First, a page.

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# RE: current limit on 48 VDC

Title: RE: current limit on 48 VDC

Bob,
I have actually looked at those words, I guess I read than differently than you do.
Then again, what are you actually saying?

Unless we plan on measuring the temperature of the cable plant, 350 ma is the maximum that we must design to.
We must assume that there is a large bundle somewhere in the cable plant, not separate and happily cooled cables.

Is anyone suggesting that we measure the cable plant temperature?
If we could do that somehow, then we could be well above 350 ma at 25C, and derate above that temp.
I don't think this would be cost effective.

- Rick

-----Original Message-----
From:   RDLove [SMTP:rdlove@xxxxxxxxx]
Sent:   Thursday, August 10, 2000 4:21 AM
To:     stds-802-3-pwrviamdi
Subject:        Re: current limit on 48 VDC

Rick, I believe you are using the 350 mA as a worst case number when that was not the intention.  Let's look at the words from the SC25/WG3 Liaison report to us.

Referencing Document  ISO/IEC JTC 1/SC 25/WG 3 N 602, page 2, carefully read both the response and the rationale.
Question 2: Allowable loop dissipation (temp rise in worst case
bundles), maximum temperature of cabling behind
the wall?
Response:
The maximum current for categories 5 and higher and classes D and higher
should not exceed 0,175 per conductor (0,35 A per pair) for ambient temperatures
up to 60 °C for solid cables (45 °C for 0,4 mm equivalent stranded cables).
Analysis assumes that conductor diameters of less than 0,4 mm (or equivalent)
are not used.
Note - No change required to 11801.

Rational

Assuming an allowed 40 °C rise for PVC insulating materials and an ambient
temperature of 25 °C, the current capacity of 0,5 mm (24 AWG) and 0,4 mm (26 AWG)
conductors is 2,1 A and 1,3 A respectively. Using the assumption that the total current in
all conductors of multiple conductor cables may not exceed 20% of the sum of the
individual ratings of all conductors, the current capacity for is:
Solid cable: 2,1 A * 0,2 = 420 mA per conductor
Stranded cable: 1,3 A * 0,2 = 260 mA per conductor
A maximum current of 420 mA per solid conductor allows for 840 mA per pair based on
an ambient temperature of 25 °C. Derating by a factor of 53 % (using the chart shown in
IEC 60603-7 from 25 °C to 60 °C) allows for a steady state current of 395 mA per pair.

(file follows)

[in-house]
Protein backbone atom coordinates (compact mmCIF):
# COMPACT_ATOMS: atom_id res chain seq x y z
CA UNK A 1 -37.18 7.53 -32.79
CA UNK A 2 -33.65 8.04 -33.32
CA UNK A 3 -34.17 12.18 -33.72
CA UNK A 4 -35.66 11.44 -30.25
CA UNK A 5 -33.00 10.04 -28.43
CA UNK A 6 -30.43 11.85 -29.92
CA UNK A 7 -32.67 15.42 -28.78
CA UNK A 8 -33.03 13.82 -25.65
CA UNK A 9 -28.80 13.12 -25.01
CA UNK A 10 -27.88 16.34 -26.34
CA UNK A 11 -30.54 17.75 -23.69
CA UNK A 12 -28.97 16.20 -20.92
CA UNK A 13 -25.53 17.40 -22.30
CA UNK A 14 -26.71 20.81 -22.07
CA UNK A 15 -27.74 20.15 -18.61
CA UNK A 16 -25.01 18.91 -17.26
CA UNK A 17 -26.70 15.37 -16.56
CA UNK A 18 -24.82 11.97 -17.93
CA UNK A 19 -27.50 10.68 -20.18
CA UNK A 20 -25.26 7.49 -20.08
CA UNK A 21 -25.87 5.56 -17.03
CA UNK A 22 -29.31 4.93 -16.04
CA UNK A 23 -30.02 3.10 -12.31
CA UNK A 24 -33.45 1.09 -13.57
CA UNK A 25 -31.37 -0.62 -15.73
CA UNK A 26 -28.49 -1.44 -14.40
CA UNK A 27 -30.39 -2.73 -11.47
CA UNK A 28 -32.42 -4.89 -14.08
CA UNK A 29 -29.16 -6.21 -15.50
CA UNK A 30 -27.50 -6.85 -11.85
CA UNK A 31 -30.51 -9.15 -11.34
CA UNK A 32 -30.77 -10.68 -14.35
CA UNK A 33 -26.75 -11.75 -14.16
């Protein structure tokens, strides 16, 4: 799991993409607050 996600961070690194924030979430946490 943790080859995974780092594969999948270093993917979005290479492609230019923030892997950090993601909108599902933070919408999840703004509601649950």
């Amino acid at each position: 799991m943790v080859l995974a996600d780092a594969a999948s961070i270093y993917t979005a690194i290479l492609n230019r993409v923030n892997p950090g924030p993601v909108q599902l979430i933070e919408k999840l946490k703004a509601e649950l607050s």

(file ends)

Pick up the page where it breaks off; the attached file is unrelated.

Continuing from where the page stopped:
This current assumes that stranded cables are exposed to ambient temperatures of
less than 45 °C. Connector current capacity of 0,75 A @ 60 °C per conductor as
specified in IEC 60603-7 is not the limiting factor.

Best regards,

Robert D. Love
President, LAN Connect Consultants
7105 Leveret Circle
Raleigh, NC 27615
Phone: 919 848-6773
Fax: 720 222-0900
email:
rdlove@xxxxxxxx <mailto:rdlove@xxxxxxxx>

----- Original Message -----
From: Rick Brooks <mailto:ribrooks@xxxxxxxxxxxxxxxxxx>
To: stds-802-3-pwrviamdi@xxxxxxxx <mailto:stds-802-3-pwrviamdi@xxxxxxxx>
Sent: Wednesday, August 09, 2000 9:01 PM
Subject: current limit on 48 VDC

Welcome back Roger.

Since we are putting in our share of opinions, here is mine.
If we assume that 350 ma per pair, 175 ma per pin, is the maximum continuous current that we are allowed to have.
Then for PTC protection alone, we would have select a PTC with a lower current value than 350 ma,
since these devices are not particularly sharp, just as they are not fast.
So, we would have to choose a PTC with (I'm guessing), say 250 ma limit at low ambient temperature.
This choice would drastically lower our guaranteed output power, especially for higher ambient temperatures.
We may only be able to get 5 watts to the PD.

Has anyone worked out an example with real numbers?

So, I think that we will need some form of electronic current limit on each port, so we can run close to the 350 ma limit.

If we use PTC's at all, it will be to prevent fires, in the case of when the electronic current limit fails.

thanks,
- Rick

we need more dialog...
anyone for discovery?   tennis?